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An engineer who wants to start a business using investment capital needs to understand the expectations of investors. The market for the business needs to be huge. The team needs to have a differentiated understanding of the market, or a differentiated product. The CEO needs to have the determination to continue operating the company even when it gets very difficult. And the price needs to be right for the investor.
Even if you are just working at a startup, or considering joining a startup, you must understand how the investment market works. From a raw financial standpoint, it only makes sense to spend your time at a startup that has equity with a high expected value. Your equity will only have high expected value if the company continues to exist long enough to have an exit–the company must either go public or get acquired.
In order to make it down the long and winding road to an exit, a technology company often needs to raise money on multiple occasions. That money is used to pay employees like you! If the company can’t earn enough revenues or raise money, you are going to get fired. Then, you may not have the spare cash to execute your stock options, and you might lose the rights to the equity that you worked so hard for.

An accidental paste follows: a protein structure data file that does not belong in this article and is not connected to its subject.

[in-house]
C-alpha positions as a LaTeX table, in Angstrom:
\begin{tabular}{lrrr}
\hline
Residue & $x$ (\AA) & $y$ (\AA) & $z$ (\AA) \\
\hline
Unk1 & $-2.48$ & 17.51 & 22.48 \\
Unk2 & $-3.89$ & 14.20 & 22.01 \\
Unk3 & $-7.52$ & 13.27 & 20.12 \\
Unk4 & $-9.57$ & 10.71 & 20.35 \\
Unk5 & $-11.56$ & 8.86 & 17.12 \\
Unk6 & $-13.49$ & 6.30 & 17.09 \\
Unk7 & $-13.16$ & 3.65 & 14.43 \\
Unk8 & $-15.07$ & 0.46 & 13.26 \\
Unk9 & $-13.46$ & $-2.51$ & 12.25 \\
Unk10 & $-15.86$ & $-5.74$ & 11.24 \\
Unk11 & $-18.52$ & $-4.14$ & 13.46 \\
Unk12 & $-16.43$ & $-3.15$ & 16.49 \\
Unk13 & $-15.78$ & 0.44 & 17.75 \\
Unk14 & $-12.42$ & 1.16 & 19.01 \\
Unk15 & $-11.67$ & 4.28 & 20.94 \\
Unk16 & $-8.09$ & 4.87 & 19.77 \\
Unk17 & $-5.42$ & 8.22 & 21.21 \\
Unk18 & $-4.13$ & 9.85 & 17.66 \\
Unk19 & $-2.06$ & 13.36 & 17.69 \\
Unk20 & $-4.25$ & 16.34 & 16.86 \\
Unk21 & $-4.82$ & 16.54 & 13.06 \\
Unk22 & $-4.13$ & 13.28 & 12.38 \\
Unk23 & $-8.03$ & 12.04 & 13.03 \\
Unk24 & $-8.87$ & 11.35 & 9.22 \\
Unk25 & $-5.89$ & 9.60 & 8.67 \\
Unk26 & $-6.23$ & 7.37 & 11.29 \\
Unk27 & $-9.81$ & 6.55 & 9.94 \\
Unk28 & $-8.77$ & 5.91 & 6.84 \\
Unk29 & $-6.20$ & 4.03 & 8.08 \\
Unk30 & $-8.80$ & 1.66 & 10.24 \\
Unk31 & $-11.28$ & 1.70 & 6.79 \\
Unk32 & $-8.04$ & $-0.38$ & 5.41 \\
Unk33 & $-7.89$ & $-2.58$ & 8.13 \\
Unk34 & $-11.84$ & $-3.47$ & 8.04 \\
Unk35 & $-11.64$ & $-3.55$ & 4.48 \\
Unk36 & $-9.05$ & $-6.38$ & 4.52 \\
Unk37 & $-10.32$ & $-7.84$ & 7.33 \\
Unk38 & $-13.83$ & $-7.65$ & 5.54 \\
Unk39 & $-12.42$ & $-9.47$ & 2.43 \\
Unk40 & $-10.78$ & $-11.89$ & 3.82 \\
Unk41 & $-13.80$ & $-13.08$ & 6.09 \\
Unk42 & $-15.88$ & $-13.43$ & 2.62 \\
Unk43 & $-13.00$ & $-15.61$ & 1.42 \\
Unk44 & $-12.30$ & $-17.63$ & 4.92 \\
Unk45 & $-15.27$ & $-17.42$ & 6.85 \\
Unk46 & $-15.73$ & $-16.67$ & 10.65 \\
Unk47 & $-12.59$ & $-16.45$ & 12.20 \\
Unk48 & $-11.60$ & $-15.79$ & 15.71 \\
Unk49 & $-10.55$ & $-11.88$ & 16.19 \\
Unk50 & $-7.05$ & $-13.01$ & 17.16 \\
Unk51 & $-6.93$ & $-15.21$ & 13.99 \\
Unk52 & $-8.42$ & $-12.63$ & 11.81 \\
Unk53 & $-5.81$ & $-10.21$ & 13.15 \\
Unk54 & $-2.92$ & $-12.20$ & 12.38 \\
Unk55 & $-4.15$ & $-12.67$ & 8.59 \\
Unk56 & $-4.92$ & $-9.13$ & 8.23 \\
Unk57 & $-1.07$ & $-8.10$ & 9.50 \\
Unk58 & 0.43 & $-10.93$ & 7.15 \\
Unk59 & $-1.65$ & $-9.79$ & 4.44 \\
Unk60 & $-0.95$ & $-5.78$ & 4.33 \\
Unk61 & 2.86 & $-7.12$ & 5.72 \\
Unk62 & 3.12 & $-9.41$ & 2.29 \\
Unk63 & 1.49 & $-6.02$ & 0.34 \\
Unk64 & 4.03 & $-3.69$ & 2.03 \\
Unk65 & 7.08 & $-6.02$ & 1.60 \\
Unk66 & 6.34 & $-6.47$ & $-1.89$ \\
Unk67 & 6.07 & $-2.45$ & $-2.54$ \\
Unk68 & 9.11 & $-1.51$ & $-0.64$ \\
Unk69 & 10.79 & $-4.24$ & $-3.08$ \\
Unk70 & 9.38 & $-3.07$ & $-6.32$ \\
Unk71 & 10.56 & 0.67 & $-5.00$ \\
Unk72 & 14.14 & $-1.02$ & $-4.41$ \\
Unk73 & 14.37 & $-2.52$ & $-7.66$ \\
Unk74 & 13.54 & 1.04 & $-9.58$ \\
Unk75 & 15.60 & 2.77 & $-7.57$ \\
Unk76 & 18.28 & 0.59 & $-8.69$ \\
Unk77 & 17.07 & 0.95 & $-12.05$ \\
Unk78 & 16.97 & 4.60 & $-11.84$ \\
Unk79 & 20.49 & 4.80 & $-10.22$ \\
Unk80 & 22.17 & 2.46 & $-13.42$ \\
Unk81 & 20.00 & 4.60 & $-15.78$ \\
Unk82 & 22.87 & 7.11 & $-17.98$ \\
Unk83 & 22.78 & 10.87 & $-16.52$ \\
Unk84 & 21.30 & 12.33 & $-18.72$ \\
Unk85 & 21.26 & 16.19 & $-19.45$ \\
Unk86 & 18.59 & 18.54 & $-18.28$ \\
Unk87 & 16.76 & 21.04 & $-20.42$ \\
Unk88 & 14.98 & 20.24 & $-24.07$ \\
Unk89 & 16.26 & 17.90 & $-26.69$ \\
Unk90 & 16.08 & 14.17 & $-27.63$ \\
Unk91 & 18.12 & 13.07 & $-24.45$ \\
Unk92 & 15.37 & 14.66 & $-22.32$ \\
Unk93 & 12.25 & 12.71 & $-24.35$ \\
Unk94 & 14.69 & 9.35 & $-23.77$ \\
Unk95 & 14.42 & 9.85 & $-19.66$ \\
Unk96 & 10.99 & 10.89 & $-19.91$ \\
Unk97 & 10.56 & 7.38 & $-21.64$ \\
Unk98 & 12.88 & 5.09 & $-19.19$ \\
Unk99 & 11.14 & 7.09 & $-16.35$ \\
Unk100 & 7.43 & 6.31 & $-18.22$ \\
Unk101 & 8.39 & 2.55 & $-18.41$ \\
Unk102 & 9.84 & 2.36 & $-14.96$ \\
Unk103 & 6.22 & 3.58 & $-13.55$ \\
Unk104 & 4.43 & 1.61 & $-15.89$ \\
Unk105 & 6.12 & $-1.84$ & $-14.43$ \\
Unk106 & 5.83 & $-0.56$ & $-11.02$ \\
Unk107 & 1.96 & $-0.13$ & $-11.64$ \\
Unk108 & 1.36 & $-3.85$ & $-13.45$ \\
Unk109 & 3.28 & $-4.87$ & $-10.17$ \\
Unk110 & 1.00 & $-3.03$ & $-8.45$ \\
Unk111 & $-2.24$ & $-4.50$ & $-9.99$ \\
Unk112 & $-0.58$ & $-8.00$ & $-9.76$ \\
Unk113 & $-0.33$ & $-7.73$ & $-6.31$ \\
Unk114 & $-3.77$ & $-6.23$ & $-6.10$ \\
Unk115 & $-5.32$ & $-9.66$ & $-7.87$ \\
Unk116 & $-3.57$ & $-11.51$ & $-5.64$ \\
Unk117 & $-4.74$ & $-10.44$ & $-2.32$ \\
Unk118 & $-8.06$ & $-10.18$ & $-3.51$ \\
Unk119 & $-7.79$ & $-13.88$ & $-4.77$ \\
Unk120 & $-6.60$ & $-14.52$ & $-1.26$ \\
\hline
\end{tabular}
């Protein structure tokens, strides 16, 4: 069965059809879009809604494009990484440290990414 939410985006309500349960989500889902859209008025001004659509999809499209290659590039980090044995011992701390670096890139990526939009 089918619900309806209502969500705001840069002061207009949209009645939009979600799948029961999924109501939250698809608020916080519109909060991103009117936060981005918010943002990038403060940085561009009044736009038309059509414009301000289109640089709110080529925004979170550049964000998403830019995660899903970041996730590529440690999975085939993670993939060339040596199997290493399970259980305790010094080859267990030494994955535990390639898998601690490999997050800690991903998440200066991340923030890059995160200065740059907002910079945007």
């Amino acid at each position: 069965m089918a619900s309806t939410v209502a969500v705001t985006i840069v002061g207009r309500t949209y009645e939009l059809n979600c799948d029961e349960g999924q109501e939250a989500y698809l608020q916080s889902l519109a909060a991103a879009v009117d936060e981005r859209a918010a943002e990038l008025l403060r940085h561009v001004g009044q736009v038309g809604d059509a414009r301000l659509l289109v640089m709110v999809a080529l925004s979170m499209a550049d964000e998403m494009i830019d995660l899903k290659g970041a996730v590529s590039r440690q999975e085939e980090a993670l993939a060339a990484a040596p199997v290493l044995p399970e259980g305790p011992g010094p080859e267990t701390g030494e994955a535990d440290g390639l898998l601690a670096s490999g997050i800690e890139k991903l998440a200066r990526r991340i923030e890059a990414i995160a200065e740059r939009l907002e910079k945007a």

The best way to avoid this is to learn to think like an investor–because as an engineer working for equity, you are an investor.
Semil Shah is an early stage seed investor with Haystack, a fund that he started. He also works with GGV Capital, a venture firm investing out of the United States and China. Semil has been blogging about technology for many years, and eventually evolved from a commentator to an investor. In this episode, we explore the dynamics between investors and founders of early-stage technology companies. We also explore the strange market of podcasting. Semil worked at a company called Concept.io, which was acquired by Apple for $30M.
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